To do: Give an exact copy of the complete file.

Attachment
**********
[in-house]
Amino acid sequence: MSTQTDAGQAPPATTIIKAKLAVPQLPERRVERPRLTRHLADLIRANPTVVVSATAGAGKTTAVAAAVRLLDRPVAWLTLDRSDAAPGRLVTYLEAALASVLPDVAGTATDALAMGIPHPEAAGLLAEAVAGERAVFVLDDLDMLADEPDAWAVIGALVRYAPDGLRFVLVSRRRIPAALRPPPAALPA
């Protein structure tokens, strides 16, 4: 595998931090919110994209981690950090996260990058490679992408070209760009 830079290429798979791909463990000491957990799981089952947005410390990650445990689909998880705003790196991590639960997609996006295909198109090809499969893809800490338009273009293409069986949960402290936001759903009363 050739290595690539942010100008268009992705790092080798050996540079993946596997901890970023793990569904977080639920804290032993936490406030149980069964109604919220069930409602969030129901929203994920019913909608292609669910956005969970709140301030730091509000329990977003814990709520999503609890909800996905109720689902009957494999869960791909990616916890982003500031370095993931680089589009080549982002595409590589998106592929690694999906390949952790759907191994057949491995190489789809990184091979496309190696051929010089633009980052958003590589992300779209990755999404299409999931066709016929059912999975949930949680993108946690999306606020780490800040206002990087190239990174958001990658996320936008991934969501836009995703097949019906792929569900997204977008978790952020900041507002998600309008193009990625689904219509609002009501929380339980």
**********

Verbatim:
[in-house]
Amino acid sequence: MSTQTDAGQAPPATTIIKAKLAVPQLPERRVERPRLTRHLADLIRANPTVVVSATAGAGKTTAVAAAVRLLDRPVAWLTLDRSDAAPGRLVTYLEAALASVLPDVAGTATDALAMGIPHPEAAGLLAEAVAGERAVFVLDDLDMLADEPDAWAVIGALVRYAPDGLRFVLVSRRRIPAALRPPPAALPA
């Protein structure tokens, strides 16, 4: 595998931090919110994209981690950090996260990058490679992408070209760009 830079290429798979791909463990000491957990799981089952947005410390990650445990689909998880705003790196991590639960997609996006295909198109090809499969893809800490338009273009293409069986949960402290936001759903009363 050739290595690539942010100008268009992705790092080798050996540079993946596997901890970023793990569904977080639920804290032993936490406030149980069964109604919220069930409602969030129901929203994920019913909608292609669910956005969970709140301030730091509000329990977003814990709520999503609890909800996905109720689902009957494999869960791909990616916890982003500031370095993931680089589009080549982002595409590589998106592929690694999906390949952790759907191994057949491995190489789809990184091979496309190696051929010089633009980052958003590589992300779209990755999404299409999931066709016929059912999975949930949680993108946690999306606020780490800040206002990087190239990174958001990658996320936008991934969501836009995703097949019906792929569900997204977008978790952020900041507002998600309008193009990625689904219509609002009501929380339980």